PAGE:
“They have to meet certain requirements,” Kelli Lowe, a guidance counselor at Pine Forest High School in Pensacola, said. “You have to have at least a 3.0 GPA for Pensacola State College and UWF, and you have to have certain test scores.”  The test scores I had to have, since I decided to dual enroll at UWF, were those of the ACT.

Lowe was my adviser when I attended Pine Forest and helped in ensuring the classes I signed up for were not only meeting my college requirements, but my high school ones, as well. We would pick out the classes together and then, after the paperwork was signed by her, my mom and I, she would send it off to Rogers and he would register me for classes.

There are several advantages to being a dual enrollment student, the arguably biggest being that the student does not have to pay for tuition or books.

“It’s free college,” Lowe said. “You can’t beat that.”

I had to get my books through the UWF bookstore, but once I picked out the books, all I had to do was sign paperwork and I received my books at no cost to me. The only thing I had to pay for was the parking decal and the transportation to get to the college.

“The biggest benefit to dual enrollment is certainly getting that head start in earning college credits,” Rogers said. “Financially, it’s a way to get college credits without coming out of pocket.”

Not only did I have to have a 3.0 GPA, but I had to maintain it every semester I was in college. From that moment on, I had to have the mindset of a college freshman, not a high school junior.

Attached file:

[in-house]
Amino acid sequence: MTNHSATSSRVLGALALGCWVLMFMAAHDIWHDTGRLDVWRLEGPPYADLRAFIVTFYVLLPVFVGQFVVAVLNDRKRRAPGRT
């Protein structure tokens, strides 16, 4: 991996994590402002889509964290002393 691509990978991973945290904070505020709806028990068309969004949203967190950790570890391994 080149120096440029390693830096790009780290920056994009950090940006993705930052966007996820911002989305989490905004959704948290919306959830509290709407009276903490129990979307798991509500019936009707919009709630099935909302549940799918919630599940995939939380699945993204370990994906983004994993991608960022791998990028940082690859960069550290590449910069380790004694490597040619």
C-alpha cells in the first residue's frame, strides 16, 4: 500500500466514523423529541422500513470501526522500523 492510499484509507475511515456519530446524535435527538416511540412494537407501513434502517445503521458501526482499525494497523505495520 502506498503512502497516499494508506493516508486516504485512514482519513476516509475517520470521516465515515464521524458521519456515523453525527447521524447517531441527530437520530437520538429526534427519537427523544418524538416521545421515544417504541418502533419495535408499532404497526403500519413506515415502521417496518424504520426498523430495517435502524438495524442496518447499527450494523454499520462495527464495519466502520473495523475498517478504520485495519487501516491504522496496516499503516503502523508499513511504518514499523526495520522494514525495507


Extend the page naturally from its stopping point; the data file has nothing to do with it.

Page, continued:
“You always have to make sure that the students understand that they have to prioritize,” Rogers said.

When I decided to dual enroll, I decided to stop going to high school altogether and spend my days fully at UWF. I remember having to really think about it, since this would mean I would miss out on some high school experiences.

“You’re not actually attending high school,” Lowe said. “You might miss some of the things that go on, especially in senior year.”

But students do have the option of dual enrolling part time, where you spend half the day at your high school and half the day at the college. This way, you get the college experience while also holding onto high school memories. This also allows students in high school programs, such as band, ROTC and chorus, to stay in the program while still being able to get exposure to a college campus.

“There are pros and cons, but I think if a student really wants to get both they can go part time and still get both sides of it,” Lowe said. If a student decides to go full time, however, he or she has the ability to receive the associates degree at high school graduation, Lowe said.

Some high schools offer dual enrollment courses at the high school to go along with their Advance Placement (AP) and International Baccalaureate (IB) courses, but Rogers said that UWF courses can only be offered at the university.

“For those students who don’t have those accelerated methods, sometimes dual enrollment students are ahead of the game,” Rogers said. “They are also more comfortable in the college environment.”

Unlike when I dual enrolled, where the program was only open to high school juniors and seniors, students as early as freshman can now start taking dual enrollment courses.